Posts Tagged ‘Speaker Rodrigo Maia’

Brazil President Weakened by Graft Charge, Losing Fiscal Battle

August 12, 2017

Aug. 11, 2017, at 3:29 p.m.

Reuters

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Brazil’s President Michel Temer reacts during a ceremony in Sao Paulo, Brazil August 8, 2017. REUTERS/Leonardo Benassatto REUTERS

By Anthony Boadle

BRASILIA (Reuters) – Brazilian President Michel Temer has burned through political capital fighting corruption charges and is struggling to push forward his economic agenda meant to rein in a gaping budget deficit.

Even allies in Congress now doubt he can achieve anything but watered-down measures, likely delaying any fix to Brazil’s fiscal crisis until the economy recovers from deep recession.

With continued deficits, Brazil risks further downgrades in its credit rating. It lost its investment grade two years ago, adding to the cost of financing mounting public debt.

In a sign of Temer’s failure to restore fiscal health, the government is expected to revise upward its 2017 and 2018 deficit targets on Monday due to falling tax revenues in an economy that is barely growing.

More pessimistic analysts worry the insolvency already faced by some Brazilian states that cannot pay employees or provide basic services will reach the federal government.

Temer had a window to pass a pension overhaul earlier this year, but it closed in May when allegations emerged that he condoned bribes in a taped conversation with the then CEO of the world’s largest meatpacker JBS S.A..”We are dancing samba at the edge of the precipice,” said Sao Paulo-based wealth manager Fabio Knijnik. “I don’t see the political class at all concerned with resolving this.”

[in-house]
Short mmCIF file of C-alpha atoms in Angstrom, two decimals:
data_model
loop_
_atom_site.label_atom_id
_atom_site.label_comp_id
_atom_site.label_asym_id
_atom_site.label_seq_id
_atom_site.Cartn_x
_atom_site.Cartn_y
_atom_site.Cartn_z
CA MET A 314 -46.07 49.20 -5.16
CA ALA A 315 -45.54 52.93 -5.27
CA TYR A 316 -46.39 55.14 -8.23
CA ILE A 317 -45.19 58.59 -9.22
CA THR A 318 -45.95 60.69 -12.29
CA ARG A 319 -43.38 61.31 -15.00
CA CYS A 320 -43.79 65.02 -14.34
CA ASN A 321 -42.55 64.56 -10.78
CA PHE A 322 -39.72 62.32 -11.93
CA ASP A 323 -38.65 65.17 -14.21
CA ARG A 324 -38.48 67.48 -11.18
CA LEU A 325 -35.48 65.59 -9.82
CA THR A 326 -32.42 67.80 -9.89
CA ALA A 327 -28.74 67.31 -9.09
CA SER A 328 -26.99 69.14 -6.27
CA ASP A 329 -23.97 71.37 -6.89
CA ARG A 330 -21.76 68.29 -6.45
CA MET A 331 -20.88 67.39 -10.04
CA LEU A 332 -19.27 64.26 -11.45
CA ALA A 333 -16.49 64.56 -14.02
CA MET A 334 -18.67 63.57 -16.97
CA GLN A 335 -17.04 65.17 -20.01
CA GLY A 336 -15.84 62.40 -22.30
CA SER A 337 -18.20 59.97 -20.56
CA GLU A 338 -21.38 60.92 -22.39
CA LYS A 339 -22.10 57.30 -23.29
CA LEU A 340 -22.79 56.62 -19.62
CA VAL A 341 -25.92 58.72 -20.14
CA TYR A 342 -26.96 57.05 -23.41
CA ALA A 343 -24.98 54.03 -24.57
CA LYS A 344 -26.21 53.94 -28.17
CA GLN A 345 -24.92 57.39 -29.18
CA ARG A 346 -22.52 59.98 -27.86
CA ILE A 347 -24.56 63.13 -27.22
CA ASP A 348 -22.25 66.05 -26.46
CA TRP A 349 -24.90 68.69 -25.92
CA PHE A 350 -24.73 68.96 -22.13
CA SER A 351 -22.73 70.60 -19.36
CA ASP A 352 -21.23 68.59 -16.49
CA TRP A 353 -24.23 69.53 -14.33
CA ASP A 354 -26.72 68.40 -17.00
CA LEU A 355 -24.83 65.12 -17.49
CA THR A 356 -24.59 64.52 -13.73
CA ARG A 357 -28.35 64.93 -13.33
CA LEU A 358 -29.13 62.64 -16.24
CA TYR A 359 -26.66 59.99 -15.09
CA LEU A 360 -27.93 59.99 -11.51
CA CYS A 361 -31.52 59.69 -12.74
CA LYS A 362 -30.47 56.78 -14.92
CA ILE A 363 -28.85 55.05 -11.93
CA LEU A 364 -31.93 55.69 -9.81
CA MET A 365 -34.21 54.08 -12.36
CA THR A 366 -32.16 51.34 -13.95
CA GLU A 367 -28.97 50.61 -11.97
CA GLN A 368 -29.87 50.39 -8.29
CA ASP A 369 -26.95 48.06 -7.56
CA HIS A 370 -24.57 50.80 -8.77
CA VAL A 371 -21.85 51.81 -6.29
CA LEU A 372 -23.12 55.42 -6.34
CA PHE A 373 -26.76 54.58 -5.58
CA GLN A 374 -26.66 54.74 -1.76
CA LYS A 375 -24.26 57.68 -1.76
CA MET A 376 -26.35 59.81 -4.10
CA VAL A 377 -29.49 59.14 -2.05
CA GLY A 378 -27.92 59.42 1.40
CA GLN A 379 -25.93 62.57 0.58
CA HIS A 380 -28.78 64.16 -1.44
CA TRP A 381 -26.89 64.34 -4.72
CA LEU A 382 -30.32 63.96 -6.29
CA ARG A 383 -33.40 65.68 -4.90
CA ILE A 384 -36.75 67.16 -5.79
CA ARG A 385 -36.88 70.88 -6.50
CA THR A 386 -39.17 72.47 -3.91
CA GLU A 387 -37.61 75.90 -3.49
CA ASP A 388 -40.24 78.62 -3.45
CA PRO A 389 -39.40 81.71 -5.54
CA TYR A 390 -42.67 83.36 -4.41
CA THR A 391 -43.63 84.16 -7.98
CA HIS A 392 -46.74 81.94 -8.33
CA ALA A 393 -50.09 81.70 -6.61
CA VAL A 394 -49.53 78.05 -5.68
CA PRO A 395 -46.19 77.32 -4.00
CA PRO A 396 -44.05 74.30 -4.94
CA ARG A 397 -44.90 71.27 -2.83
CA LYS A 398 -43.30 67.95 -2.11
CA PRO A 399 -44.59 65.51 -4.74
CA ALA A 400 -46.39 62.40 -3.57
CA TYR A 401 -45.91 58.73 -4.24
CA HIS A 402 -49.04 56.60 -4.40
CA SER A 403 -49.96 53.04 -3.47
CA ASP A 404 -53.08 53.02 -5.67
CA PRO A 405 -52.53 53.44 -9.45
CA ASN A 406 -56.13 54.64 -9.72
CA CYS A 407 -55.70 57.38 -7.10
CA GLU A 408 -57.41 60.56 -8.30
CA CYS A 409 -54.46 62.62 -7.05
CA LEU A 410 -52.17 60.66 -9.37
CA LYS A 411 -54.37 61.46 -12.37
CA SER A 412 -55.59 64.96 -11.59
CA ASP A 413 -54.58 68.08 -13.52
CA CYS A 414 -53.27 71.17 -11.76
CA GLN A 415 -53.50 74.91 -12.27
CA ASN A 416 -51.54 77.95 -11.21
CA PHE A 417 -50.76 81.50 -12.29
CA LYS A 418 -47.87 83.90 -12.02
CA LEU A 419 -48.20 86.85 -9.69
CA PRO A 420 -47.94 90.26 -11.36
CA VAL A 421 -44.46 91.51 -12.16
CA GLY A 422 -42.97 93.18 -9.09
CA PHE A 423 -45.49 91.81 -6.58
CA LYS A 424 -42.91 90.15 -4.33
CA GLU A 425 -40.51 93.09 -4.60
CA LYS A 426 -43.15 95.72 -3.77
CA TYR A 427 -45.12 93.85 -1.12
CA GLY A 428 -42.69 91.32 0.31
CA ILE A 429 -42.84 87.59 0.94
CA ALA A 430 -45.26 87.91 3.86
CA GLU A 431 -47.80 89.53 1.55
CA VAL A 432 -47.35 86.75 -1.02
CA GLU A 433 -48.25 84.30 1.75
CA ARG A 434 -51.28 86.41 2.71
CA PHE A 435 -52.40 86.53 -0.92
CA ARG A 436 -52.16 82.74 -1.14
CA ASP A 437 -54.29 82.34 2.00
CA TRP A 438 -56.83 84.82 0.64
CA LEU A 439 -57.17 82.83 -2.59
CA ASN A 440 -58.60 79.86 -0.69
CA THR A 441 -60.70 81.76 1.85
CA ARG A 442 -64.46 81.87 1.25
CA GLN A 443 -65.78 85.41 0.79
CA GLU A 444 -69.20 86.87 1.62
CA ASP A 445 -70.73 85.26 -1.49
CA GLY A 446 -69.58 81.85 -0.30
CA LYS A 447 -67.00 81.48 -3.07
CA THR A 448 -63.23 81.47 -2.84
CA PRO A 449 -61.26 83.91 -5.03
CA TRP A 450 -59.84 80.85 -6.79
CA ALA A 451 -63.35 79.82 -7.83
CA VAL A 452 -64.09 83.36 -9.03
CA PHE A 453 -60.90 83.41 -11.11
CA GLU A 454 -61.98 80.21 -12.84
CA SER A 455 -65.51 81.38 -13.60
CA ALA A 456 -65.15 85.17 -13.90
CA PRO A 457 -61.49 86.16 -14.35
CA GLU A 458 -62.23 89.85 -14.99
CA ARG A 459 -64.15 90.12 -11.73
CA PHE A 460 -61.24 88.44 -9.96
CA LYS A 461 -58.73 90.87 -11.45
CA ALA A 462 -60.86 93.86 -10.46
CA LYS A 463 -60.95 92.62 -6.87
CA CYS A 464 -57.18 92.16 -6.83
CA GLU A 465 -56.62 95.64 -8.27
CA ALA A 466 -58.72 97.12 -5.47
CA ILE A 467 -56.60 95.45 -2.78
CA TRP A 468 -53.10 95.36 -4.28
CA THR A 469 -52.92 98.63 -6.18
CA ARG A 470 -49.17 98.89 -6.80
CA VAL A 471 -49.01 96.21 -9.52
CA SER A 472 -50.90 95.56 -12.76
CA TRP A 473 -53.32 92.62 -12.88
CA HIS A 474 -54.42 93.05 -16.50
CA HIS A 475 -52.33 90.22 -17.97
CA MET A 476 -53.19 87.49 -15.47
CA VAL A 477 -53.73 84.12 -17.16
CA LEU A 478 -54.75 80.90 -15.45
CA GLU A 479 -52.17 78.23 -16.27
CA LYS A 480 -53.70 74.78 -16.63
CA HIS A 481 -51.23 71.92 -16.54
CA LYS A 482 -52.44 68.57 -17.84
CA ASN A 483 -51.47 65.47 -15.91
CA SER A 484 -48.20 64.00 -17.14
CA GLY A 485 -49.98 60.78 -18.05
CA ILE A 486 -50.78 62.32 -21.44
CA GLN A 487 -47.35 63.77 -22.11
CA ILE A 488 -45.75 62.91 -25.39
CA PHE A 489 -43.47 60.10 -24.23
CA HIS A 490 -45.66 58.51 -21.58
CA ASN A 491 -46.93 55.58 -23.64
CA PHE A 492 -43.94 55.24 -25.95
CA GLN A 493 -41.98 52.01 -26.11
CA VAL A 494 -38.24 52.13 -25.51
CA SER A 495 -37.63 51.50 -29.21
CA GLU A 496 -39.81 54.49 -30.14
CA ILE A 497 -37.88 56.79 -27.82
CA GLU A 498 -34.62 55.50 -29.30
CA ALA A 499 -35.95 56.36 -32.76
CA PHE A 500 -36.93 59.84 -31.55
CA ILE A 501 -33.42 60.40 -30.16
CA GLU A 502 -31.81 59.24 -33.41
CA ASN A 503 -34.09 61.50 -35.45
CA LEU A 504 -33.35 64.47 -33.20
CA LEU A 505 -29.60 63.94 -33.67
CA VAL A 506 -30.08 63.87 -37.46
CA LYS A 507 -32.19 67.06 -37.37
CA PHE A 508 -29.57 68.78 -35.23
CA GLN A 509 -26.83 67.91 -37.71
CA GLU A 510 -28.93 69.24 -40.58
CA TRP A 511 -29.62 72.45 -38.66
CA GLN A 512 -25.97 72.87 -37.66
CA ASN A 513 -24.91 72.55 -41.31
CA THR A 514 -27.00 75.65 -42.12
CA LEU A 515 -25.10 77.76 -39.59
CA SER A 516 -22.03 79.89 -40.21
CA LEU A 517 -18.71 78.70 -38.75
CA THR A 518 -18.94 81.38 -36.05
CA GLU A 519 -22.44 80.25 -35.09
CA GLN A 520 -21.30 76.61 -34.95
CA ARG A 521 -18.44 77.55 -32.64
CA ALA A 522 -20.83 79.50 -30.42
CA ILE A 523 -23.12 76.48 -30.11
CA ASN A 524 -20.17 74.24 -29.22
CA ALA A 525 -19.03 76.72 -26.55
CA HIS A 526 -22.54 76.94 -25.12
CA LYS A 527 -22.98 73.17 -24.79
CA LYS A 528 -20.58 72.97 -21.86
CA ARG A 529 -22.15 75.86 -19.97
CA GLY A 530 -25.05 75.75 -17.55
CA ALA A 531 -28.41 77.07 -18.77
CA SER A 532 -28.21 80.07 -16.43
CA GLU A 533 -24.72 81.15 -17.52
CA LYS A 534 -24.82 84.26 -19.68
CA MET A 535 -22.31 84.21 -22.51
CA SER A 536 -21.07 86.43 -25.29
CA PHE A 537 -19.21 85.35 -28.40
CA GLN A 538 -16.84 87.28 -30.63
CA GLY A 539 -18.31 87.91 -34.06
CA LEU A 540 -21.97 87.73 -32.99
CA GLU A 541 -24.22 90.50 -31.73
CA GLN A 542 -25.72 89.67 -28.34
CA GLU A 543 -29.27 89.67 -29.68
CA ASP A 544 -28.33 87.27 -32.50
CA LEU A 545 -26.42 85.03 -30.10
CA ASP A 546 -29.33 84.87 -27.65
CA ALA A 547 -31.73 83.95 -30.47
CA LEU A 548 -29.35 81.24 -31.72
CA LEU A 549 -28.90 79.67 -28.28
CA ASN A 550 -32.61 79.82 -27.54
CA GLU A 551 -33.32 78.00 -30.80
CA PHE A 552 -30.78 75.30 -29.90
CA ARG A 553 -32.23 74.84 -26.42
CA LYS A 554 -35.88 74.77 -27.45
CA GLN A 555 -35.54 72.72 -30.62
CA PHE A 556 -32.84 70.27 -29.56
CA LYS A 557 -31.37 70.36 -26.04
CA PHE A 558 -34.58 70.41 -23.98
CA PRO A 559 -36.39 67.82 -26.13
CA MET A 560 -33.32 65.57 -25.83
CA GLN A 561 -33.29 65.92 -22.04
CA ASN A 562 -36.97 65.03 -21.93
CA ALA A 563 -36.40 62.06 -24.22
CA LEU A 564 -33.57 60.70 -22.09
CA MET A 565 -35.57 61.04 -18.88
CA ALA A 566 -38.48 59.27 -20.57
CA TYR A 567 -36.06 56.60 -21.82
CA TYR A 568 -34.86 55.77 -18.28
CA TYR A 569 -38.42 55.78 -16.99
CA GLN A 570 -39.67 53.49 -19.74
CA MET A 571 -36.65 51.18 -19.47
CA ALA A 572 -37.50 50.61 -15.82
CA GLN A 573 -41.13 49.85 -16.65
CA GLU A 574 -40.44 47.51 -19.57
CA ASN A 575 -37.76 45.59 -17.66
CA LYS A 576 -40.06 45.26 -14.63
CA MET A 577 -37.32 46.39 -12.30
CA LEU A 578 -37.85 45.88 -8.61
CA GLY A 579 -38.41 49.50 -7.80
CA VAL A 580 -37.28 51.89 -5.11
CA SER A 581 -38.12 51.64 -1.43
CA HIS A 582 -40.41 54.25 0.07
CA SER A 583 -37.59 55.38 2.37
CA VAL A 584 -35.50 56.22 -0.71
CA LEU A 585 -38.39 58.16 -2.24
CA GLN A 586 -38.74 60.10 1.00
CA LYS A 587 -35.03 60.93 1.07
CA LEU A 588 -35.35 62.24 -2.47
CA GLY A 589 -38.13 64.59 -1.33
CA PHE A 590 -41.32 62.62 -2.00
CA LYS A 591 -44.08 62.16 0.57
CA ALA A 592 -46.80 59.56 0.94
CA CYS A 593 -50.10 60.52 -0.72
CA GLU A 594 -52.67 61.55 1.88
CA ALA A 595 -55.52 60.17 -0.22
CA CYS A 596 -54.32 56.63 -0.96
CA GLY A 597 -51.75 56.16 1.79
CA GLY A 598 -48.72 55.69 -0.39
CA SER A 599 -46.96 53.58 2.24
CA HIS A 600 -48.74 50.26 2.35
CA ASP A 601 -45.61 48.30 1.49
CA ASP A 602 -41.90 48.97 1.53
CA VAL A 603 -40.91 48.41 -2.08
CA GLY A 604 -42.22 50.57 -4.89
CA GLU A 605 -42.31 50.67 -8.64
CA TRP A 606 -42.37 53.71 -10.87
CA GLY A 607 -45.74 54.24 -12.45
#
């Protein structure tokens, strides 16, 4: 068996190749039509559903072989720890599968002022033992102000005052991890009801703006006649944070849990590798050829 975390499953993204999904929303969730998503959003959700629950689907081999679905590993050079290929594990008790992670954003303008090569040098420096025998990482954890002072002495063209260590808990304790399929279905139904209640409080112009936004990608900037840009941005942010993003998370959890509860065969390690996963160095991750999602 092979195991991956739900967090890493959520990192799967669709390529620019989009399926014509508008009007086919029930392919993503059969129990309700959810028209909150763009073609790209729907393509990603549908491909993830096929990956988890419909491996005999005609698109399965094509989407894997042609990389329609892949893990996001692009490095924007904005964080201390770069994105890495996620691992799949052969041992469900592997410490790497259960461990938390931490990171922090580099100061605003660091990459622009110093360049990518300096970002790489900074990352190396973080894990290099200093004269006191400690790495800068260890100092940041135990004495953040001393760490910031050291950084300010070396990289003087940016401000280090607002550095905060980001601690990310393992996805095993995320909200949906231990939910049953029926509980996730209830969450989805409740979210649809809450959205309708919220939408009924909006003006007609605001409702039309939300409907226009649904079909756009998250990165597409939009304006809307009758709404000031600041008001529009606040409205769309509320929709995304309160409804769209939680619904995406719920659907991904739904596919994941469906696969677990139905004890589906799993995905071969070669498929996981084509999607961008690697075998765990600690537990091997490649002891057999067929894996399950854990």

The deeply unpopular president won enough backing in Congress on Aug. 2 to block a corruption charge that could have led to his suspension pending trial by the Supreme Court. To survive, he approved about $1.5 billion in pork barrel spending to keep lawmakers happy.

His closest ally in Congress, the center-right Democrats Party of Speaker Rodrigo Maia, does not believe Temer has the 308 votes, or three-fifths of the lower chamber, needed to pass pension reform, the key measure in his fiscal rescue plan.

Speaking in Rio on Friday, Maia said Temer’s political troubles and lower-than-expected tax revenues had created the crisis. He said Brazil had no alternative but to seek whatever pension fix it could, given Congress would not raise taxes.

Congressman Efraim Filho, the Democrats whip, told Reuters Temer must dilute the pension bill to get it past Congress. He said the measure had to be stripped down to its most important provision, a minimum age for retirement of 65 years for men and 63 for women in a country where people only work on average until age 54.